DETROIT — As a prelude to one of their greatest redemption campaigns in franchise history, the Red Sox last spring ran a full-page newspaper ad. It was titled, “What’s Broken Can Be Fixed,’’ and the message was superimposed over a portrait of Dustin Pedroia looking as if someone had just stolen his favorite glove and bat.
By the end of Game 4 of the American League Championship Series on Wednesday night, a lot of guys in the Sox clubhouse looked as if they could have posed for that portrait.
They may not have lost their gloves. But after a 7-3 loss to the Tigers that evened the series at two games apiece, the Sox appeared as if they might need to issue baseball’s version of an Amber Alert to find the bats they had used to produce more runs this season than any team in baseball.
Consider the left side of the Sox infield. By the time third baseman Will Middlebrooks yielded to pinch hitter Mike Carp in the sixth inning of Game 4, he had struck out twice, making him 1 for 10 in the series with five strikeouts.
Stephen Drew, meanwhile, lasted longer in the game than Middlebrooks but contributed no more. With another hitless performance, Drew is now 1 for 13 with six strikeouts and a walk.
That’s a combined batting average for Middlebrooks and Drew of .087. Neither has scored or knocked in a run.
Their futility has increased the possibility that Sox manager John Farrell could insert rookie Xander Bogaerts in the lineup in Game 5.
“Haven’t made a decision on [Thursday’s] lineup, but given the way the left side of the infield [is batting], we’re struggling a little bit to get production out of that side,’’ Farrell said. “So it’s something that’s being considered, for sure.’’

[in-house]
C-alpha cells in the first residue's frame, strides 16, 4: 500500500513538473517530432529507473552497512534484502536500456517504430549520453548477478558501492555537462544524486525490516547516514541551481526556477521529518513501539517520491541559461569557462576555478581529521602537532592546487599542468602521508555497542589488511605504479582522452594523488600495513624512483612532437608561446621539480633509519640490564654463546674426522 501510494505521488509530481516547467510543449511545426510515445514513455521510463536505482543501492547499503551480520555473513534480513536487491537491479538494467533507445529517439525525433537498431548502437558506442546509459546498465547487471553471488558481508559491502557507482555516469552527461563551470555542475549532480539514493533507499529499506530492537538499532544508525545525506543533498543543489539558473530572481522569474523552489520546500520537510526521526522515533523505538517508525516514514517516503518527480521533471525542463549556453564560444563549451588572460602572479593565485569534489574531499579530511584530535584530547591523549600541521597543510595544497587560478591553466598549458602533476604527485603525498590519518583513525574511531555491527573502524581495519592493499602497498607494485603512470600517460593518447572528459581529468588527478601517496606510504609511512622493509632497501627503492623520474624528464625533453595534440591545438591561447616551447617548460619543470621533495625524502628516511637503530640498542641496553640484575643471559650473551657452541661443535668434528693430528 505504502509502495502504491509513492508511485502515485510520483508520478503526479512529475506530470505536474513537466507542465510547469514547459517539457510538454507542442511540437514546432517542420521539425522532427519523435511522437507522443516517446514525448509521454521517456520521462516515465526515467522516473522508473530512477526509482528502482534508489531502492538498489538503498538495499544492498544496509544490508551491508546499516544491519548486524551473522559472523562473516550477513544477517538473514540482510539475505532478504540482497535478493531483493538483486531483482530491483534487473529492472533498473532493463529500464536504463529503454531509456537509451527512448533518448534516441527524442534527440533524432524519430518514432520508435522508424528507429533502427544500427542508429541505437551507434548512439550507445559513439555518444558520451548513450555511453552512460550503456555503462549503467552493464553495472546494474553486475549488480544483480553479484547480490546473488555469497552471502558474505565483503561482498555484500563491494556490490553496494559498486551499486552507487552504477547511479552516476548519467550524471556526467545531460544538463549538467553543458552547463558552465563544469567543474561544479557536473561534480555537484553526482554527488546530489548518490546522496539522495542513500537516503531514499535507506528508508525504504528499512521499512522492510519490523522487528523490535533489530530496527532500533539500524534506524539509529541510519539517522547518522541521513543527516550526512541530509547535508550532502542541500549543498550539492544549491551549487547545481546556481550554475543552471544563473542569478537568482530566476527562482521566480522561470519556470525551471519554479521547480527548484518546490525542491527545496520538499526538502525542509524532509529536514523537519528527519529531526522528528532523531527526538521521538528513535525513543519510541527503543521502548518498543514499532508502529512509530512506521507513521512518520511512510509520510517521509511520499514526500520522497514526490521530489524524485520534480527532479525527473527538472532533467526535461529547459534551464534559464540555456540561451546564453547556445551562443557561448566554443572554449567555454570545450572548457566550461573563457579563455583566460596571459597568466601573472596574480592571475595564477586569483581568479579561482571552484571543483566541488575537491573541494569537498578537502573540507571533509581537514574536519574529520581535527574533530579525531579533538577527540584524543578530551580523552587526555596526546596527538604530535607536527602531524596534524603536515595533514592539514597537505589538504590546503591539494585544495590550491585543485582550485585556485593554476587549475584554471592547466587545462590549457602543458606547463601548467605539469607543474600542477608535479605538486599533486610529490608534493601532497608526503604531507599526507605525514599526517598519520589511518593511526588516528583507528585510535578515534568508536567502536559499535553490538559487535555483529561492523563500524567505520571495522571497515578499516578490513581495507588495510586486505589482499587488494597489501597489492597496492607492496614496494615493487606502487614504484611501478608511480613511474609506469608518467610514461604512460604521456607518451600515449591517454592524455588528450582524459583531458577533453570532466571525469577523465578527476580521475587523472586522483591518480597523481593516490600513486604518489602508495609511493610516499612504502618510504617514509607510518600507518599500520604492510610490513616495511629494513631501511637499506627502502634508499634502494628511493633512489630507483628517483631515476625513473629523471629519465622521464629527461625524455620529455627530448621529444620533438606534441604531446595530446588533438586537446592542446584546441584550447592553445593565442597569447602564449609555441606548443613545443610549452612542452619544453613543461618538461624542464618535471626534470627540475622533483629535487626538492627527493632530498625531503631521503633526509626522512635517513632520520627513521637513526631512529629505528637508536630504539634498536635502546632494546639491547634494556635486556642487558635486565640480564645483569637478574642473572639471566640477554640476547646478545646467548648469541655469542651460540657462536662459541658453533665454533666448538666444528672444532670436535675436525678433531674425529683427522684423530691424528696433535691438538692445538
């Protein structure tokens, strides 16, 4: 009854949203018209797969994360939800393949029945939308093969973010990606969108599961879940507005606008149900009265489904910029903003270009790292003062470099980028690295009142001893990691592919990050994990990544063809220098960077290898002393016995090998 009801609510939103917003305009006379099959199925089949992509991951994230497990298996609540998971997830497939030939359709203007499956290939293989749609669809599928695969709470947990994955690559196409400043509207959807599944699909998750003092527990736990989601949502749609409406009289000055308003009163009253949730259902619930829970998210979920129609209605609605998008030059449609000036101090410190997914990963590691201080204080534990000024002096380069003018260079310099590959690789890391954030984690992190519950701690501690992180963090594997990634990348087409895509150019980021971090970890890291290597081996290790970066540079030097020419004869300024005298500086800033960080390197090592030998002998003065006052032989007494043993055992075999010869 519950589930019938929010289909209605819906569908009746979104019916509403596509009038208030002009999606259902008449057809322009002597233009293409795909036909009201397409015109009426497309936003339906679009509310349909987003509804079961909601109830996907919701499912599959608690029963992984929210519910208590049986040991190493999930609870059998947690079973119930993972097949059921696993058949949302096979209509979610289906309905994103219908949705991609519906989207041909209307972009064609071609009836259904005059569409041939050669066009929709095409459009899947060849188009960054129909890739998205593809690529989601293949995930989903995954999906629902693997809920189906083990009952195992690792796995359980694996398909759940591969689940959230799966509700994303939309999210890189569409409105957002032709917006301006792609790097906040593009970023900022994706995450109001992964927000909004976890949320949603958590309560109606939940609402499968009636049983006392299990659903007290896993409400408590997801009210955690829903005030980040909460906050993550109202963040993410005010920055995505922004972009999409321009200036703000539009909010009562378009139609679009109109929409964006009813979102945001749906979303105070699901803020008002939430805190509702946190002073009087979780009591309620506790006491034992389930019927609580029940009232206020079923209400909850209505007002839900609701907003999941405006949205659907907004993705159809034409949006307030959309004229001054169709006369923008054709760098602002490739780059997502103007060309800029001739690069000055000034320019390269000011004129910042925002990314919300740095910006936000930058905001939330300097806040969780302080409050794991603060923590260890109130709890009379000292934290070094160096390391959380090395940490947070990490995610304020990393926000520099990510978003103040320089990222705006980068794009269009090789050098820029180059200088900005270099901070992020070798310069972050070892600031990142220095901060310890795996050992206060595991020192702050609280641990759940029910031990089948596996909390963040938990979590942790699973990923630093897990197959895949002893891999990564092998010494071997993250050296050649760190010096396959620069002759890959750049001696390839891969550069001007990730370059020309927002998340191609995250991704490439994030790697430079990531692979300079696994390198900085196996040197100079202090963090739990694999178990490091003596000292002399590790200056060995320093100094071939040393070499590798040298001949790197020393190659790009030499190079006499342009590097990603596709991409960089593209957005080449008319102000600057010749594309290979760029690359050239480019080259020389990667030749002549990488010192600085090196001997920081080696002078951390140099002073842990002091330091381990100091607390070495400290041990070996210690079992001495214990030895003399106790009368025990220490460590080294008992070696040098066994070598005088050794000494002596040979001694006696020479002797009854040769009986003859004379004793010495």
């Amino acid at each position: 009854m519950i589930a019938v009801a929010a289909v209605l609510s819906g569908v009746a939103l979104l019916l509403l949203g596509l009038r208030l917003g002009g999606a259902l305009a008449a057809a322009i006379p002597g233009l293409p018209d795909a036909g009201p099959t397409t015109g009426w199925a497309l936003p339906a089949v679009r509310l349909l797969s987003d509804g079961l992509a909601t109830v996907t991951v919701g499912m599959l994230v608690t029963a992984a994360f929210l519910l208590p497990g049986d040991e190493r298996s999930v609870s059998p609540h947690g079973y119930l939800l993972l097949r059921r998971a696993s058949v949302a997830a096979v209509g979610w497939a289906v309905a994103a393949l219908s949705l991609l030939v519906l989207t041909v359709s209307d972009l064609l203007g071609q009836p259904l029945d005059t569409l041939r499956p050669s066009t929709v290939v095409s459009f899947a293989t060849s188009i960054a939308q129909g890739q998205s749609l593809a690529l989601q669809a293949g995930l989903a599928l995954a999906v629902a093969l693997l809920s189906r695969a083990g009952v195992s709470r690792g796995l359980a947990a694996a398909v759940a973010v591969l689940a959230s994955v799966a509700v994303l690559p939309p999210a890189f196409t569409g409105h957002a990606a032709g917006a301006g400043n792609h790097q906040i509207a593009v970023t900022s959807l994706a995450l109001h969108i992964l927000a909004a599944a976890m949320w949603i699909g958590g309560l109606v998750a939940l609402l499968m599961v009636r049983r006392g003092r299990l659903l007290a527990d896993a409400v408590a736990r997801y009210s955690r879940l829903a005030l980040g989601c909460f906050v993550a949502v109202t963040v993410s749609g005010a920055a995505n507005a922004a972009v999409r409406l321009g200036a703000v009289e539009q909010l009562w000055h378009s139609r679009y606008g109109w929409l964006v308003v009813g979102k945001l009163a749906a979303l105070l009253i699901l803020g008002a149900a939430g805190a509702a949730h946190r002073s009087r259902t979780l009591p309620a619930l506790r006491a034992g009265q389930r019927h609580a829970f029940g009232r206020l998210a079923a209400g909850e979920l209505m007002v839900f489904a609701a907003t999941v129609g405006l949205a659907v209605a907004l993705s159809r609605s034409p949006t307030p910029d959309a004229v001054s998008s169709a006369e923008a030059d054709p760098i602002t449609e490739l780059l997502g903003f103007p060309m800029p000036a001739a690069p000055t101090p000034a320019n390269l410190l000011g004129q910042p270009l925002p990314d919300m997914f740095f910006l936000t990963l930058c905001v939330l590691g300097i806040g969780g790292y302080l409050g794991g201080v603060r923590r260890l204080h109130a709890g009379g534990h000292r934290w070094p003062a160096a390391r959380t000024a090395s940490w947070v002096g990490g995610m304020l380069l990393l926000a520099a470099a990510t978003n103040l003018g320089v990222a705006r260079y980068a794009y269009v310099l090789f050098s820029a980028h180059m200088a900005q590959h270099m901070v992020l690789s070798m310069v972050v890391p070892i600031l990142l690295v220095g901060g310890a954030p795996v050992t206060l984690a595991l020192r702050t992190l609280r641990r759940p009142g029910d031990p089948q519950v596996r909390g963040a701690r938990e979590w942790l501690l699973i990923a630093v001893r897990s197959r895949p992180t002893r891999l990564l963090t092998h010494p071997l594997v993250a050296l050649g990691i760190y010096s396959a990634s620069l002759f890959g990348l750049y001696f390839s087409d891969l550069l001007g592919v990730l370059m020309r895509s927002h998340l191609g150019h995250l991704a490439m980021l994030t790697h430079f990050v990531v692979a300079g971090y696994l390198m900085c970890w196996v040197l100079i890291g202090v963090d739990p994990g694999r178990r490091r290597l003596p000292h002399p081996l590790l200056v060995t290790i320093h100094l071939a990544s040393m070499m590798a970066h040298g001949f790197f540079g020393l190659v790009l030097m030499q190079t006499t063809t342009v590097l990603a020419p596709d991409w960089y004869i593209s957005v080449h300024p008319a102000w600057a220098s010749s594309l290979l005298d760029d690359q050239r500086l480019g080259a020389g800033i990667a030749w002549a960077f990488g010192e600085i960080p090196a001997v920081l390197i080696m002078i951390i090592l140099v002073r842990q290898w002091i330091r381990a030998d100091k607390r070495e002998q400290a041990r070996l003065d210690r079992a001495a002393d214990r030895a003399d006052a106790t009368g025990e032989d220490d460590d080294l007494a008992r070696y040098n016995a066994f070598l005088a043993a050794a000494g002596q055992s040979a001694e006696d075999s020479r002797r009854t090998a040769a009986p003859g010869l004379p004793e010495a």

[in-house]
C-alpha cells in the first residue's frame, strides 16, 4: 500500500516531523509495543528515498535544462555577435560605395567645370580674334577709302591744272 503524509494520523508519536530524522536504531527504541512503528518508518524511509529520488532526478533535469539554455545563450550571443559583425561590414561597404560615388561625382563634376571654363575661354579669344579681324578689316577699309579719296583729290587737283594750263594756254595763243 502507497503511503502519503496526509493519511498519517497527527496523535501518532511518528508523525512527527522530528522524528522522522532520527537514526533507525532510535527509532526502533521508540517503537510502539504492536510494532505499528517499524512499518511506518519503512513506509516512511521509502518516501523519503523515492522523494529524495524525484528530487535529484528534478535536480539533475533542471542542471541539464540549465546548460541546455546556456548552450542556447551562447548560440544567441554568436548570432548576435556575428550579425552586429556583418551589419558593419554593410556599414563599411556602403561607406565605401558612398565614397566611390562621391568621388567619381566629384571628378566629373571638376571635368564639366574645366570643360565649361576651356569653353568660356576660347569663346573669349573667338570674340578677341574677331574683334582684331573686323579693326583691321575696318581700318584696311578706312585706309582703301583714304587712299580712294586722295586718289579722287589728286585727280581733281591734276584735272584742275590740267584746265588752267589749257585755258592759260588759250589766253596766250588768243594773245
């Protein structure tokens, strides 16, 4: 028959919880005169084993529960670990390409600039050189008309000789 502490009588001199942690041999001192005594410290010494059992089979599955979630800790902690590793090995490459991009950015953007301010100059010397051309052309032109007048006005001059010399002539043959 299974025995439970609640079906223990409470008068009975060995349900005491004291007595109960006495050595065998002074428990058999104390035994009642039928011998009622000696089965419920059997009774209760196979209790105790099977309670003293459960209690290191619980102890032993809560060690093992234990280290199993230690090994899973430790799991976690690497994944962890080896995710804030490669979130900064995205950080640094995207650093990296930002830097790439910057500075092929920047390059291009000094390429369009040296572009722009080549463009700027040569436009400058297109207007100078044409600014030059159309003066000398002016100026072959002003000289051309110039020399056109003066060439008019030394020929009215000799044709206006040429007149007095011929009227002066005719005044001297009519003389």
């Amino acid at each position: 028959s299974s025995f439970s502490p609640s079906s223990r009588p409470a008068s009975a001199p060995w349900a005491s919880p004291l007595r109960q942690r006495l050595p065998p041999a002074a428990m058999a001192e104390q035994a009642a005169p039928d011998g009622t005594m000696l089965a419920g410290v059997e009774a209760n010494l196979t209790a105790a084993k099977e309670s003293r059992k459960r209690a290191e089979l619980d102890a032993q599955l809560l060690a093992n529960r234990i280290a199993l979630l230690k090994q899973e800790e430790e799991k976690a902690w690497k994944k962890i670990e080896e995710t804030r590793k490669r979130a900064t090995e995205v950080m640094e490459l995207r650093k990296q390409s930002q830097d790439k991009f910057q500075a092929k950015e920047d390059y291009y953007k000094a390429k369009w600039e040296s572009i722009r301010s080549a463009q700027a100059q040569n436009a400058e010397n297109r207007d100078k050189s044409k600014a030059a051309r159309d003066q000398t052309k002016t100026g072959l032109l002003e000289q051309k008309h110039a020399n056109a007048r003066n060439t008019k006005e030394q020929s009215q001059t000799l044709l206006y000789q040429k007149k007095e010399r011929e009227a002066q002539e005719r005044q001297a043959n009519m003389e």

The lack of production is not exclusive to Drew and Middlebrooks. Despite collecting 12 hits in Game 4, the Sox are batting .186 in the series. They have scored all of 10 runs, five of which came on David Ortiz’s potentially series-saving grand slam in Game 2 and Mike Napoli’s decisive solo home run in Game 3.
But even Ortiz has foundered otherwise at the plate, going hitless in 14 at-bats other than his home run.
Credit the Tigers pitching, Ortiz suggested.
“The way they’ve been pitching, they’ve taken it to a whole new level,’’ Ortiz said.
Jake Peavy’s subpar effort in Game 4 may have aggravated matters, as the Tigers surged to a 7-0 lead in the fourth inning.
“When they opened it up like that in the game that early, you’re kind of looking for trouble because the way those guys are pitching is not a joke,’’ Ortiz said.
Should the Sox shake up their lineup, as Tigers manager Jim Leyland did by moving Austin Jackson from the leadoff spot to the eighth slot?
“I’m not writing the lineup,’’ Ortiz said, smiling. “I don’t know.’’
Sox hitters have fanned 53 times in the four games, which is startling despite Boston batters striking out more this season than any teams but the scoring-challenged Astros, Twins, and Mariners.
The Sox showed signs of promise in Game 4 as Jacoby Ellsbury broke out of his 1-for-10 slump, going 4 for 5 with a double, a triple, and an RBI. Mike Napoli went 2 for 4 with a double and scored a run, and Jarrod Saltalamacchia, who entered the game going 1 for 8 in the series, managed two hits and an RBI.
“They’ve done a great job of keeping us from having those big innings,’’ Saltalamacchia said. “But we’re going to take the same approach. We’re trying to get to the starting pitcher, get some runs on the board, and get to the bullpen.’’
It would help if the Sox produced better with runners in scoring position. They went 2 for 16 in Game 4 and are 5 for 31 in the series.
They will start Game 5 facing Anibal Sanchez, who nearly no-hit them in the series opener. Will they fare better?
“Hopefully,’’ Ortiz said. “Wish me luck.’’